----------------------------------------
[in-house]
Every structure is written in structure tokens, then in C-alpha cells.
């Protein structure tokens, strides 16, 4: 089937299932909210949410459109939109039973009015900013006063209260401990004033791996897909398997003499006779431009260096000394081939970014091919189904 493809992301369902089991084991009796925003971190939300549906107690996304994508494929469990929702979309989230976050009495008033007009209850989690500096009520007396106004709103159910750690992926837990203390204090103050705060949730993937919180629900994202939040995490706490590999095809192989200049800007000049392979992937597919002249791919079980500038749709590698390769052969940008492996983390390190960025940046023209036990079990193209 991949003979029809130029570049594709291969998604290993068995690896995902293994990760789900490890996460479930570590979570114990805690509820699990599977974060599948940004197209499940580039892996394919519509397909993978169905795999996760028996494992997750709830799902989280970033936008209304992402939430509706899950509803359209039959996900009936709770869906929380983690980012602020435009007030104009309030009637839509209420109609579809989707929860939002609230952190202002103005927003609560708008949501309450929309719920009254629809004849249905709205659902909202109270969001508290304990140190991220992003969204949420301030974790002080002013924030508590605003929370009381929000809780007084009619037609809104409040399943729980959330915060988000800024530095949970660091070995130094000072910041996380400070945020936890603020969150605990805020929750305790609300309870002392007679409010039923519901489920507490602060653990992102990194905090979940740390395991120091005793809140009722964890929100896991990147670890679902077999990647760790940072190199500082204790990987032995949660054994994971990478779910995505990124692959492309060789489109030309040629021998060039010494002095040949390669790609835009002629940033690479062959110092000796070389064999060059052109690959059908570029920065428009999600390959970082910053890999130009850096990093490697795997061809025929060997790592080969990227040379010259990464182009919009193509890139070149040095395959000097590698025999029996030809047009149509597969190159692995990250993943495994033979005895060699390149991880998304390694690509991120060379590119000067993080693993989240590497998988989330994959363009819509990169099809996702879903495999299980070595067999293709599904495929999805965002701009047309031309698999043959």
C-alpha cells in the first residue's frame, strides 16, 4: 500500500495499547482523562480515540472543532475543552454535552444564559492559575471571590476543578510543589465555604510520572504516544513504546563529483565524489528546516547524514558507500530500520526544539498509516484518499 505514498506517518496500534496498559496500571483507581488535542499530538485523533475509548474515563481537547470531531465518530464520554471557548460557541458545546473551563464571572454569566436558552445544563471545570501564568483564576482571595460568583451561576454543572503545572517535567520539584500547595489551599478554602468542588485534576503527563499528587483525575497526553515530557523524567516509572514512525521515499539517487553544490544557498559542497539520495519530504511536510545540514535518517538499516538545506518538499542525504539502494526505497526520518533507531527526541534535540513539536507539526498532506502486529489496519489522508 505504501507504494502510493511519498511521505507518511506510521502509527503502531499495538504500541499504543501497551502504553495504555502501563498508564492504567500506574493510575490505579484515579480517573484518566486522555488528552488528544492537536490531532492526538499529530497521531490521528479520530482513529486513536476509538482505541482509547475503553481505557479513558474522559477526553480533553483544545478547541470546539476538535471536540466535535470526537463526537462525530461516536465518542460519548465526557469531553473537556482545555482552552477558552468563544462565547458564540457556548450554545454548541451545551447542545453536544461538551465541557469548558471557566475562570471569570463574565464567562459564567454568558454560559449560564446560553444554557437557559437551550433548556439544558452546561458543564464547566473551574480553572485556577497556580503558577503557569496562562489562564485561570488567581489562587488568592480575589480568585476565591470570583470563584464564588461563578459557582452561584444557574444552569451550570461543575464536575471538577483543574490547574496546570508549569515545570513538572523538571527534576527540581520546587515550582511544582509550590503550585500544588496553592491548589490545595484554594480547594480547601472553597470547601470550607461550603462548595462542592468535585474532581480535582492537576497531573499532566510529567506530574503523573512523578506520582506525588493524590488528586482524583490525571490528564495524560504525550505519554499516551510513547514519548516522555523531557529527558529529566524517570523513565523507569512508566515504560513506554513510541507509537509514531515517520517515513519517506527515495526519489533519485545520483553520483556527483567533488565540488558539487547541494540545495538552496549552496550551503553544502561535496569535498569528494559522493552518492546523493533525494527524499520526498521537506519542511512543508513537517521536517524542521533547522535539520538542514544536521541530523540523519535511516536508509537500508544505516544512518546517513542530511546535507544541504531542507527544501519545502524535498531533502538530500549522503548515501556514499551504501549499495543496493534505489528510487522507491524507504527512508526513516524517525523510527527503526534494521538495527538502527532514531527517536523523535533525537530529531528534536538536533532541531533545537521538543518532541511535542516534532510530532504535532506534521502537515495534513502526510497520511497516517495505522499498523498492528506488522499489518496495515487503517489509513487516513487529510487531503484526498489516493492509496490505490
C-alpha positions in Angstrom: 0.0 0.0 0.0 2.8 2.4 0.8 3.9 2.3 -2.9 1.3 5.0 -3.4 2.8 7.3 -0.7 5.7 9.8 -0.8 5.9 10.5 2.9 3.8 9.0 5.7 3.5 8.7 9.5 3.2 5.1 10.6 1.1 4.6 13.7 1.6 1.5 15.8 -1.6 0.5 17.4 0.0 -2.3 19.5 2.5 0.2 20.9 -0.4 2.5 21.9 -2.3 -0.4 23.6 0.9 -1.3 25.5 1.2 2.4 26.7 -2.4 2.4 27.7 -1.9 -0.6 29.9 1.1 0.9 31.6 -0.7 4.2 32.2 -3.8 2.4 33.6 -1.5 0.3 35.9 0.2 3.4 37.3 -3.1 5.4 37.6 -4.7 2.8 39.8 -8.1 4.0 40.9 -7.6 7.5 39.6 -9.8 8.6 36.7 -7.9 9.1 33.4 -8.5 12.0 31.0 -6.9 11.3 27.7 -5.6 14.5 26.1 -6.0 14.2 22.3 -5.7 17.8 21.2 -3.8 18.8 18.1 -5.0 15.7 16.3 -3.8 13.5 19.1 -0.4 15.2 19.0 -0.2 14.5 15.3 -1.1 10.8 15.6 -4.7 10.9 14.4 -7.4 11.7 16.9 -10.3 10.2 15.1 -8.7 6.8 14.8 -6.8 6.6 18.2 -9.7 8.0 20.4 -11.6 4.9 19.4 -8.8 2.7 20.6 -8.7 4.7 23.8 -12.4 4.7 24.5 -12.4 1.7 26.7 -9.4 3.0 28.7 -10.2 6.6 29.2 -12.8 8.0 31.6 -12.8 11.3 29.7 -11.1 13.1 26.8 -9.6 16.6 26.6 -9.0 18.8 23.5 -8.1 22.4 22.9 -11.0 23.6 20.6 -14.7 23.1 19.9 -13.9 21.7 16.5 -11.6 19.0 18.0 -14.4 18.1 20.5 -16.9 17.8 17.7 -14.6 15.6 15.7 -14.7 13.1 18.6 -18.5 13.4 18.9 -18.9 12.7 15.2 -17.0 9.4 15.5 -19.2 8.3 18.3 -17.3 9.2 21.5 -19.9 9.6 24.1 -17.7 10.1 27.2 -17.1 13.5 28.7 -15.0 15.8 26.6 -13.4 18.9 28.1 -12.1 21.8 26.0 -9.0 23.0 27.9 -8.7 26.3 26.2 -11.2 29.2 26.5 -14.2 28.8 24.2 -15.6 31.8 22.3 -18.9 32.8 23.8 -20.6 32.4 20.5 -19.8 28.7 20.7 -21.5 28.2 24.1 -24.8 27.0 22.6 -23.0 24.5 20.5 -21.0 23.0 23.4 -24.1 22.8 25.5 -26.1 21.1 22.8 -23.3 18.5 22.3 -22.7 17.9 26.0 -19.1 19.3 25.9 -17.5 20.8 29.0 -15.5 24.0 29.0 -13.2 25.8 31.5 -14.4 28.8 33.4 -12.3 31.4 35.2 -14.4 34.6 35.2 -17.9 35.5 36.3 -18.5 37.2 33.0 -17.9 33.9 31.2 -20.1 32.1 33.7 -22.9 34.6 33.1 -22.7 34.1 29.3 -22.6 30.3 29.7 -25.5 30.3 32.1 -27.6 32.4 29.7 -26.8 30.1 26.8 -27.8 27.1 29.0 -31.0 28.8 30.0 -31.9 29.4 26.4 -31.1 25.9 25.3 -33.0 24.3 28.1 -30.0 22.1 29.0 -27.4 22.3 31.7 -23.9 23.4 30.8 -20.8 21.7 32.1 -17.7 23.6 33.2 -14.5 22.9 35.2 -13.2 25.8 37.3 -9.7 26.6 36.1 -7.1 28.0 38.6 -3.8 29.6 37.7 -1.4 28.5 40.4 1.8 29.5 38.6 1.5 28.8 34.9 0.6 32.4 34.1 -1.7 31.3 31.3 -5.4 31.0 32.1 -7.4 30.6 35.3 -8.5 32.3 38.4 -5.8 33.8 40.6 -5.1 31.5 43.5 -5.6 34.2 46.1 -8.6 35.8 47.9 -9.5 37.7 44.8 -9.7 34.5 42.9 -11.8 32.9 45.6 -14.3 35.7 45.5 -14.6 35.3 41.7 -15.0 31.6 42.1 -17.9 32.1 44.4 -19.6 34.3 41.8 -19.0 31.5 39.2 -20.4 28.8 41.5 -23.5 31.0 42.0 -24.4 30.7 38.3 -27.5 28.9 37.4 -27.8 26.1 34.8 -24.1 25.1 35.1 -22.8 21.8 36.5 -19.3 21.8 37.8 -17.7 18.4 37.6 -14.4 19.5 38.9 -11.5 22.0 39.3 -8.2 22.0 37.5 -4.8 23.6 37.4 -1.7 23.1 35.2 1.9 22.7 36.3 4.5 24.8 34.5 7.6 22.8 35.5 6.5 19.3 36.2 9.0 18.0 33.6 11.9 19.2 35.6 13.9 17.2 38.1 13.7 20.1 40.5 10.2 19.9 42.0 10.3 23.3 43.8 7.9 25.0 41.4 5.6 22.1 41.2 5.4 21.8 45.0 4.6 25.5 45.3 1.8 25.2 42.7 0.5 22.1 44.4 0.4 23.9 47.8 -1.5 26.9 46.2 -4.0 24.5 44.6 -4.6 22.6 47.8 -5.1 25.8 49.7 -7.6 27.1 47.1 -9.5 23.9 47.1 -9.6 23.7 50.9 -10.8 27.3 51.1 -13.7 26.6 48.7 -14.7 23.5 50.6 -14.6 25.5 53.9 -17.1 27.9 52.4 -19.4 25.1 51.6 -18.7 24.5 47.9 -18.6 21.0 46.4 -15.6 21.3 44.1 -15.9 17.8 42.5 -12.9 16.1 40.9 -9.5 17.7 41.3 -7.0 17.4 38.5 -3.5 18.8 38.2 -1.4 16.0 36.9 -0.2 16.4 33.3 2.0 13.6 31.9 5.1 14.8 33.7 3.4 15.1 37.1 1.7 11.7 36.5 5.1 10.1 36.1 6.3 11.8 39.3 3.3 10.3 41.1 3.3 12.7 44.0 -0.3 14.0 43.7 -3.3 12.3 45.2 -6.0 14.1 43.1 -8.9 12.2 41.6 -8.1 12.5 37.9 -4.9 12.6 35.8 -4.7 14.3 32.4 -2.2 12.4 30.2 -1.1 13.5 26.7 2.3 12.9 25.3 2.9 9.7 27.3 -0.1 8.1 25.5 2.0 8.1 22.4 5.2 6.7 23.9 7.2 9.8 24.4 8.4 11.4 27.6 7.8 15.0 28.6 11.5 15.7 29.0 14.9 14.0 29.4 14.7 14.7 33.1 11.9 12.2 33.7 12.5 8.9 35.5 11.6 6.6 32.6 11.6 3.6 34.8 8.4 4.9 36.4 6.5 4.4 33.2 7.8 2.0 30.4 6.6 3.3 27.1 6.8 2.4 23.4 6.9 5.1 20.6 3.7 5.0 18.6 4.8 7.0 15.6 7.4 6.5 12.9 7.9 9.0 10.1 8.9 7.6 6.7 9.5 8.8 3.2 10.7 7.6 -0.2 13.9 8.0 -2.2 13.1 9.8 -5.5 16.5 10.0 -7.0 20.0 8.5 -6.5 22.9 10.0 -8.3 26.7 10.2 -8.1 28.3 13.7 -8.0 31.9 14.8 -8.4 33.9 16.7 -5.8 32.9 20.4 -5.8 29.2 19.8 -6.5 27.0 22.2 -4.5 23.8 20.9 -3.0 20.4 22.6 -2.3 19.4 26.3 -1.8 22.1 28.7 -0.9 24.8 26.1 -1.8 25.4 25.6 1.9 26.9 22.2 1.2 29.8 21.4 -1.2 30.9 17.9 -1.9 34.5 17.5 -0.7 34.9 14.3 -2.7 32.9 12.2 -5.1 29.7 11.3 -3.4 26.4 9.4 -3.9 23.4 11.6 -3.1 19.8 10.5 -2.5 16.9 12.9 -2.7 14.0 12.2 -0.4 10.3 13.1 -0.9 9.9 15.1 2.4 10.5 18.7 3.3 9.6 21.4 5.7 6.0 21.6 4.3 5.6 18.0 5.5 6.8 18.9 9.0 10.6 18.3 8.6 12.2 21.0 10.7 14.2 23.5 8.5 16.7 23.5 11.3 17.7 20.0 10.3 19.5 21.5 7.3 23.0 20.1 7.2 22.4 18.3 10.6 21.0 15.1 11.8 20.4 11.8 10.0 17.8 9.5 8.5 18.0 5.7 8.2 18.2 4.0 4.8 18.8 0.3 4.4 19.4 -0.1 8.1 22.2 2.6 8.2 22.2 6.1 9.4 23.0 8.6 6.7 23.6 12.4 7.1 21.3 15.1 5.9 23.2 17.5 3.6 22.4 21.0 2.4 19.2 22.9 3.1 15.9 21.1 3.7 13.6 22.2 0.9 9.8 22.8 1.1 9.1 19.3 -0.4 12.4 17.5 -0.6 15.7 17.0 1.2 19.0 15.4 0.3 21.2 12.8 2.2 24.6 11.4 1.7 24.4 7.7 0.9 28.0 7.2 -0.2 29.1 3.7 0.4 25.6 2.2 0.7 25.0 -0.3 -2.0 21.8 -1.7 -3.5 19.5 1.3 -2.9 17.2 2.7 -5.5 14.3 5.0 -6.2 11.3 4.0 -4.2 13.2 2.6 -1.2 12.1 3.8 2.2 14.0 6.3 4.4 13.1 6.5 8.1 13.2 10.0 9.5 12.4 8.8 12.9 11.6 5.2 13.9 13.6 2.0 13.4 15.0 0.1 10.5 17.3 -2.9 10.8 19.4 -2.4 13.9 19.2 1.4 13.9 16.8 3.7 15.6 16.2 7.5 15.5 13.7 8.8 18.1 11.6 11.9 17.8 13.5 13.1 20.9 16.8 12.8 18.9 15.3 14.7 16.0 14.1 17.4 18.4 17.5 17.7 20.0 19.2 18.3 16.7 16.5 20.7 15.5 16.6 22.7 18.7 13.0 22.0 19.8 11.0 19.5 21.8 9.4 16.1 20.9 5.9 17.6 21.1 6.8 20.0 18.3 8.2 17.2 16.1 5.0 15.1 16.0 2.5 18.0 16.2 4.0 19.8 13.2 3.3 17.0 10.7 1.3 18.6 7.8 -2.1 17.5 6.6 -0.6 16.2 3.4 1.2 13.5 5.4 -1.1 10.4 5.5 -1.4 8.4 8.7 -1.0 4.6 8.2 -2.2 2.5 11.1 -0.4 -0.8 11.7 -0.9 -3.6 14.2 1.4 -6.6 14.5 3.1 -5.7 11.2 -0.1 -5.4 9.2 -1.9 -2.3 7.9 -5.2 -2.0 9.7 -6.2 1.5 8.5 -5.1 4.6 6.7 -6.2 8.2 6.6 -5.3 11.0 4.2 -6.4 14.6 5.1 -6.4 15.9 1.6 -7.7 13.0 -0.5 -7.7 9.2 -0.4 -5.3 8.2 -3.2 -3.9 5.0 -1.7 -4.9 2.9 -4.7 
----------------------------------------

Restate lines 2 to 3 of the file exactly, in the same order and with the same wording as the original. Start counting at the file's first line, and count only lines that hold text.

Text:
Every structure is written in structure tokens, then in C-alpha cells.
């Protein structure tokens, strides 16, 4: 089937299932909210949410459109939109039973009015900013006063209260401990004033791996897909398997003499006779431009260096000394081939970014091919189904 493809992301369902089991084991009796925003971190939300549906107690996304994508494929469990929702979309989230976050009495008033007009209850989690500096009520007396106004709103159910750690992926837990203390204090103050705060949730993937919180629900994202939040995490706490590999095809192989200049800007000049392979992937597919002249791919079980500038749709590698390769052969940008492996983390390190960025940046023209036990079990193209 991949003979029809130029570049594709291969998604290993068995690896995902293994990760789900490890996460479930570590979570114990805690509820699990599977974060599948940004197209499940580039892996394919519509397909993978169905795999996760028996494992997750709830799902989280970033936008209304992402939430509706899950509803359209039959996900009936709770869906929380983690980012602020435009007030104009309030009637839509209420109609579809989707929860939002609230952190202002103005927003609560708008949501309450929309719920009254629809004849249905709205659902909202109270969001508290304990140190991220992003969204949420301030974790002080002013924030508590605003929370009381929000809780007084009619037609809104409040399943729980959330915060988000800024530095949970660091070995130094000072910041996380400070945020936890603020969150605990805020929750305790609300309870002392007679409010039923519901489920507490602060653990992102990194905090979940740390395991120091005793809140009722964890929100896991990147670890679902077999990647760790940072190199500082204790990987032995949660054994994971990478779910995505990124692959492309060789489109030309040629021998060039010494002095040949390669790609835009002629940033690479062959110092000796070389064999060059052109690959059908570029920065428009999600390959970082910053890999130009850096990093490697795997061809025929060997790592080969990227040379010259990464182009919009193509890139070149040095395959000097590698025999029996030809047009149509597969190159692995990250993943495994033979005895060699390149991880998304390694690509991120060379590119000067993080693993989240590497998988989330994959363009819509990169099809996702879903495999299980070595067999293709599904495929999805965002701009047309031309698999043959």